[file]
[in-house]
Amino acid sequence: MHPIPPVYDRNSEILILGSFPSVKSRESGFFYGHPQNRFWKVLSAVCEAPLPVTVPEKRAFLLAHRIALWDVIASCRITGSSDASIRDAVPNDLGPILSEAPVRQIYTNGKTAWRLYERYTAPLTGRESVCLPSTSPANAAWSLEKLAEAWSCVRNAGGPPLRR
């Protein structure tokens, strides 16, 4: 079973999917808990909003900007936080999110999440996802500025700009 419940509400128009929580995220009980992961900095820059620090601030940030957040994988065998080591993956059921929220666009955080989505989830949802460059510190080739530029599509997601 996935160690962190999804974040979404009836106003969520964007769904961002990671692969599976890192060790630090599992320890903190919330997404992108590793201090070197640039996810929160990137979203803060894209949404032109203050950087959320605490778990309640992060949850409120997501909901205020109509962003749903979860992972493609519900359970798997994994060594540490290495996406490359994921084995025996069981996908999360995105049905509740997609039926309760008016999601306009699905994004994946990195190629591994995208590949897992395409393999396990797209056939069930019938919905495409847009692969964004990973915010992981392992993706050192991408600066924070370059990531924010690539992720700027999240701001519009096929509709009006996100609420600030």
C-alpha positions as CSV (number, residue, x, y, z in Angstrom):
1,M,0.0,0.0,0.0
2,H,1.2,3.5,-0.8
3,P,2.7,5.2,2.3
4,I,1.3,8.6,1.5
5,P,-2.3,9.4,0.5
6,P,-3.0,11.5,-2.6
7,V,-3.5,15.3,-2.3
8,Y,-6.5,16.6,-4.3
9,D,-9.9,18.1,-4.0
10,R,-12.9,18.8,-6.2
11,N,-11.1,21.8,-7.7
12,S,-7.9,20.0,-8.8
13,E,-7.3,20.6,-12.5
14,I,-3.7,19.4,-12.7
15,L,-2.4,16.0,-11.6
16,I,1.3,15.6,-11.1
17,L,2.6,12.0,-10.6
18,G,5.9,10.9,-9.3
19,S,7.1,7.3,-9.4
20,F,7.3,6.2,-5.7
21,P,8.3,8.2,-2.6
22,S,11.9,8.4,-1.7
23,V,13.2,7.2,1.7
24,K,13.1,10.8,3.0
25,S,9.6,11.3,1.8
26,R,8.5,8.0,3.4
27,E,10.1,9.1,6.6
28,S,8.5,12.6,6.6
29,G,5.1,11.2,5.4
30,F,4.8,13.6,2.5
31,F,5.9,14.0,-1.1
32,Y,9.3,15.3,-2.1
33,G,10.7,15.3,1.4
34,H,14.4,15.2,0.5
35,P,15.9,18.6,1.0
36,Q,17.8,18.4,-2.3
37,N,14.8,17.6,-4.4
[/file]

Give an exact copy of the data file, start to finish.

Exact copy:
[in-house]
Amino acid sequence: MHPIPPVYDRNSEILILGSFPSVKSRESGFFYGHPQNRFWKVLSAVCEAPLPVTVPEKRAFLLAHRIALWDVIASCRITGSSDASIRDAVPNDLGPILSEAPVRQIYTNGKTAWRLYERYTAPLTGRESVCLPSTSPANAAWSLEKLAEAWSCVRNAGGPPLRR
């Protein structure tokens, strides 16, 4: 079973999917808990909003900007936080999110999440996802500025700009 419940509400128009929580995220009980992961900095820059620090601030940030957040994988065998080591993956059921929220666009955080989505989830949802460059510190080739530029599509997601 996935160690962190999804974040979404009836106003969520964007769904961002990671692969599976890192060790630090599992320890903190919330997404992108590793201090070197640039996810929160990137979203803060894209949404032109203050950087959320605490778990309640992060949850409120997501909901205020109509962003749903979860992972493609519900359970798997994994060594540490290495996406490359994921084995025996069981996908999360995105049905509740997609039926309760008016999601306009699905994004994946990195190629591994995208590949897992395409393999396990797209056939069930019938919905495409847009692969964004990973915010992981392992993706050192991408600066924070370059990531924010690539992720700027999240701001519009096929509709009006996100609420600030």
C-alpha positions as CSV (number, residue, x, y, z in Angstrom):
1,M,0.0,0.0,0.0
2,H,1.2,3.5,-0.8
3,P,2.7,5.2,2.3
4,I,1.3,8.6,1.5
5,P,-2.3,9.4,0.5
6,P,-3.0,11.5,-2.6
7,V,-3.5,15.3,-2.3
8,Y,-6.5,16.6,-4.3
9,D,-9.9,18.1,-4.0
10,R,-12.9,18.8,-6.2
11,N,-11.1,21.8,-7.7
12,S,-7.9,20.0,-8.8
13,E,-7.3,20.6,-12.5
14,I,-3.7,19.4,-12.7
15,L,-2.4,16.0,-11.6
16,I,1.3,15.6,-11.1
17,L,2.6,12.0,-10.6
18,G,5.9,10.9,-9.3
19,S,7.1,7.3,-9.4
20,F,7.3,6.2,-5.7
21,P,8.3,8.2,-2.6
22,S,11.9,8.4,-1.7
23,V,13.2,7.2,1.7
24,K,13.1,10.8,3.0
25,S,9.6,11.3,1.8
26,R,8.5,8.0,3.4
27,E,10.1,9.1,6.6
28,S,8.5,12.6,6.6
29,G,5.1,11.2,5.4
30,F,4.8,13.6,2.5
31,F,5.9,14.0,-1.1
32,Y,9.3,15.3,-2.1
33,G,10.7,15.3,1.4
34,H,14.4,15.2,0.5
35,P,15.9,18.6,1.0
36,Q,17.8,18.4,-2.3
37,N,14.8,17.6,-4.4